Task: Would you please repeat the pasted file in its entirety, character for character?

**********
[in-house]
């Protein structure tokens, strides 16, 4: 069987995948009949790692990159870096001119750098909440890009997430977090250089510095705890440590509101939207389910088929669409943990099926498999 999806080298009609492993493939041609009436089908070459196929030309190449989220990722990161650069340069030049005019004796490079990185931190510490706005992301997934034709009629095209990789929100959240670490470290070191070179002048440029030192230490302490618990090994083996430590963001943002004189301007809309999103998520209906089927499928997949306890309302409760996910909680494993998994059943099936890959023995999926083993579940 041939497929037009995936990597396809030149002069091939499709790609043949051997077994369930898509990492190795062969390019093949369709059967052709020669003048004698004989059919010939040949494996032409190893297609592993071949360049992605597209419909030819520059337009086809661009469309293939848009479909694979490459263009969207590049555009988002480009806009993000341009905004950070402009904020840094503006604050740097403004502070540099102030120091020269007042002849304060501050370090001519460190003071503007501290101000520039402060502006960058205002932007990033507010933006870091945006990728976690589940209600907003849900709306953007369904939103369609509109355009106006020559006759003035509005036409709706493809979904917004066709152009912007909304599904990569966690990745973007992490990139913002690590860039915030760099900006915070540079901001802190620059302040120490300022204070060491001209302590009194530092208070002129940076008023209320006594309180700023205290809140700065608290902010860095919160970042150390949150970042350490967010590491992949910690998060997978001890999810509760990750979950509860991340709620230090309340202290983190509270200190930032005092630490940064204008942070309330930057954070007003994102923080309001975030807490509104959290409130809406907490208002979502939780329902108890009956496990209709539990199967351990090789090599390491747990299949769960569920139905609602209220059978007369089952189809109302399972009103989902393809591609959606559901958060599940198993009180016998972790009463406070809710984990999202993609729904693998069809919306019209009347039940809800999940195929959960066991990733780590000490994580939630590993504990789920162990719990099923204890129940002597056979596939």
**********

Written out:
[in-house]
């Protein structure tokens, strides 16, 4: 069987995948009949790692990159870096001119750098909440890009997430977090250089510095705890440590509101939207389910088929669409943990099926498999 999806080298009609492993493939041609009436089908070459196929030309190449989220990722990161650069340069030049005019004796490079990185931190510490706005992301997934034709009629095209990789929100959240670490470290070191070179002048440029030192230490302490618990090994083996430590963001943002004189301007809309999103998520209906089927499928997949306890309302409760996910909680494993998994059943099936890959023995999926083993579940 041939497929037009995936990597396809030149002069091939499709790609043949051997077994369930898509990492190795062969390019093949369709059967052709020669003048004698004989059919010939040949494996032409190893297609592993071949360049992605597209419909030819520059337009086809661009469309293939848009479909694979490459263009969207590049555009988002480009806009993000341009905004950070402009904020840094503006604050740097403004502070540099102030120091020269007042002849304060501050370090001519460190003071503007501290101000520039402060502006960058205002932007990033507010933006870091945006990728976690589940209600907003849900709306953007369904939103369609509109355009106006020559006759003035509005036409709706493809979904917004066709152009912007909304599904990569966690990745973007992490990139913002690590860039915030760099900006915070540079901001802190620059302040120490300022204070060491001209302590009194530092208070002129940076008023209320006594309180700023205290809140700065608290902010860095919160970042150390949150970042350490967010590491992949910690998060997978001890999810509760990750979950509860991340709620230090309340202290983190509270200190930032005092630490940064204008942070309330930057954070007003994102923080309001975030807490509104959290409130809406907490208002979502939780329902108890009956496990209709539990199967351990090789090599390491747990299949769960569920139905609602209220059978007369089952189809109302399972009103989902393809591609959606559901958060599940198993009180016998972790009463406070809710984990999202993609729904693998069809919306019209009347039940809800999940195929959960066991990733780590000490994580939630590993504990789920162990719990099923204890129940002597056979596939």